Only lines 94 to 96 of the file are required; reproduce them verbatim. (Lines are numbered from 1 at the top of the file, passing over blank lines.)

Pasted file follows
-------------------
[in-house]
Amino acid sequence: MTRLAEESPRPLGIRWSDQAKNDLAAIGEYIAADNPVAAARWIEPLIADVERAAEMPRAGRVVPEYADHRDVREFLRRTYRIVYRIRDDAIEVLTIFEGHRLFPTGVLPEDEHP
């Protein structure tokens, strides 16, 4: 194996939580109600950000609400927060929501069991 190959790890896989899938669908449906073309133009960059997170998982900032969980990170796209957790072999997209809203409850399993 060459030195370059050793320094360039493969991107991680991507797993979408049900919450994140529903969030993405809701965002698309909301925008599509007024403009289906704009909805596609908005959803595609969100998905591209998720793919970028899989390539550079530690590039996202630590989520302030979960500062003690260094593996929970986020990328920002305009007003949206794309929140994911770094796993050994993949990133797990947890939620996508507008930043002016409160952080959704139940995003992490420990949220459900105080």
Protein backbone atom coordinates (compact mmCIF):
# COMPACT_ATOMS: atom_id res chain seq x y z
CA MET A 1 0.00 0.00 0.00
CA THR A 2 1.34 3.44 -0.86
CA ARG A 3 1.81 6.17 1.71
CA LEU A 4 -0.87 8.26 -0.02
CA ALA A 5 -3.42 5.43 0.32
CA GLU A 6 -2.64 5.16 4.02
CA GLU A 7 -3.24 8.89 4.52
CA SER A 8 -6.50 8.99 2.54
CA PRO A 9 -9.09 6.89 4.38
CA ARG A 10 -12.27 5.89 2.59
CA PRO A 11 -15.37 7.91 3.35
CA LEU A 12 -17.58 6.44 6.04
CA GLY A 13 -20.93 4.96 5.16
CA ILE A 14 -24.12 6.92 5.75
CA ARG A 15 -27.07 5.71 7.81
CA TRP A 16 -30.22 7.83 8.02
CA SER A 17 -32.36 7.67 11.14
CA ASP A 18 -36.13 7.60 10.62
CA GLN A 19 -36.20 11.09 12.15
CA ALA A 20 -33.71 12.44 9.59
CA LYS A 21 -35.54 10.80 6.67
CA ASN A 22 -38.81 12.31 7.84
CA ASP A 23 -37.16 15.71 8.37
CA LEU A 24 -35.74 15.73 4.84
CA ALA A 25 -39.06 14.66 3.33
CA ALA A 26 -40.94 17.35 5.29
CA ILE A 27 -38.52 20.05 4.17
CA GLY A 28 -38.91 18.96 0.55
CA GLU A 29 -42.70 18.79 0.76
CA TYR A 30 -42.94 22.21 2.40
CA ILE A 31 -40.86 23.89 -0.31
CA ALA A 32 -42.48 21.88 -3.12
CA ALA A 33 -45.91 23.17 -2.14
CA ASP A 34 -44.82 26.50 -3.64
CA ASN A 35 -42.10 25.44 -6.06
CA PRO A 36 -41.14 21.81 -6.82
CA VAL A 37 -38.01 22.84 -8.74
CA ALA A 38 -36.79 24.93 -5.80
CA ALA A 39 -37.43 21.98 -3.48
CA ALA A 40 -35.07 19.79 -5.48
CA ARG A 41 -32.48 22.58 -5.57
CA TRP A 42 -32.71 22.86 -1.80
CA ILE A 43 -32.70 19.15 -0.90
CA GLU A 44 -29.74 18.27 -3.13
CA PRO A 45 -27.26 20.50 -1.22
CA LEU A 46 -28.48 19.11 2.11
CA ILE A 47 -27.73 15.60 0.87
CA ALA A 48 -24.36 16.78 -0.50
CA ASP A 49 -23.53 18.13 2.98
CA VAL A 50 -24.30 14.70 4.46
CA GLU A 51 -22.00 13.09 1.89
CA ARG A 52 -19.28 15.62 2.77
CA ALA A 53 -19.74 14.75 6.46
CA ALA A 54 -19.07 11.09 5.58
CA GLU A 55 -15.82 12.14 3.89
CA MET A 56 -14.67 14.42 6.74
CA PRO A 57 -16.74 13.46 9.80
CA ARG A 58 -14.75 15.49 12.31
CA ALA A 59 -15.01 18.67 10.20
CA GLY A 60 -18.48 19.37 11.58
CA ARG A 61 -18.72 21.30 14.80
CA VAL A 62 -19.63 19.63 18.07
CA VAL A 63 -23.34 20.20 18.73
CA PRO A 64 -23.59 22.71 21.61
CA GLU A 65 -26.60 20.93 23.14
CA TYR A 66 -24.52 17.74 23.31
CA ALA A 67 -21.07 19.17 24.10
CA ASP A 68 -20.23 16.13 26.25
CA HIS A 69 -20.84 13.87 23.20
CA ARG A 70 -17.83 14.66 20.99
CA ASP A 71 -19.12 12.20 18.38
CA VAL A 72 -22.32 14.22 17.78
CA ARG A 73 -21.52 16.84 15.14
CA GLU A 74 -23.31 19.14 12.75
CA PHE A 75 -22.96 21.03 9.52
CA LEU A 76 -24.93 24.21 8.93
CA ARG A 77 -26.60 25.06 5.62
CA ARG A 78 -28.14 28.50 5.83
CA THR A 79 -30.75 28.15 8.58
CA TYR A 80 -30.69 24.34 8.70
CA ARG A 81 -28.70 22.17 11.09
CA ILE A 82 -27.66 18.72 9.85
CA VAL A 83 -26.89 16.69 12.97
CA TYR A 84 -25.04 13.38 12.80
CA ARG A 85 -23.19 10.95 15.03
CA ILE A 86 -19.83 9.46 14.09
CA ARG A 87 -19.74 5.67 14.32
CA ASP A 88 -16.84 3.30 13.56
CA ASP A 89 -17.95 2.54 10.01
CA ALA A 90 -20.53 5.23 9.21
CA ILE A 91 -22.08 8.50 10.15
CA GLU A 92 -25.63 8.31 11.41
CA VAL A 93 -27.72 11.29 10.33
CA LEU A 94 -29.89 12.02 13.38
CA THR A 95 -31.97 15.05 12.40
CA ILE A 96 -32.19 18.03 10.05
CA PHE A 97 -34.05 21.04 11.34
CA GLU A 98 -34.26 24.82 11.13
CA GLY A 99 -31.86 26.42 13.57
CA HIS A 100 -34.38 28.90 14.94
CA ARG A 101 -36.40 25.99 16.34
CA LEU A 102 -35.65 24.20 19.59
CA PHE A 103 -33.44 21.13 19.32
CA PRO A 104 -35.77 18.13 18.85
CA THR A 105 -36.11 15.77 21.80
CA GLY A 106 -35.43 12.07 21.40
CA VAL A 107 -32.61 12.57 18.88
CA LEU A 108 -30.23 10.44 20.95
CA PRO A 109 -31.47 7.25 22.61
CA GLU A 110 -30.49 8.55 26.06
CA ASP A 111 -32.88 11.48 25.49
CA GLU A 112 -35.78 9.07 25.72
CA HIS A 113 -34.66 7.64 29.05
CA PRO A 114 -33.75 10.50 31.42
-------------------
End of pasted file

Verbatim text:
CA ASP A 89 -17.95 2.54 10.01
CA ALA A 90 -20.53 5.23 9.21
CA ILE A 91 -22.08 8.50 10.15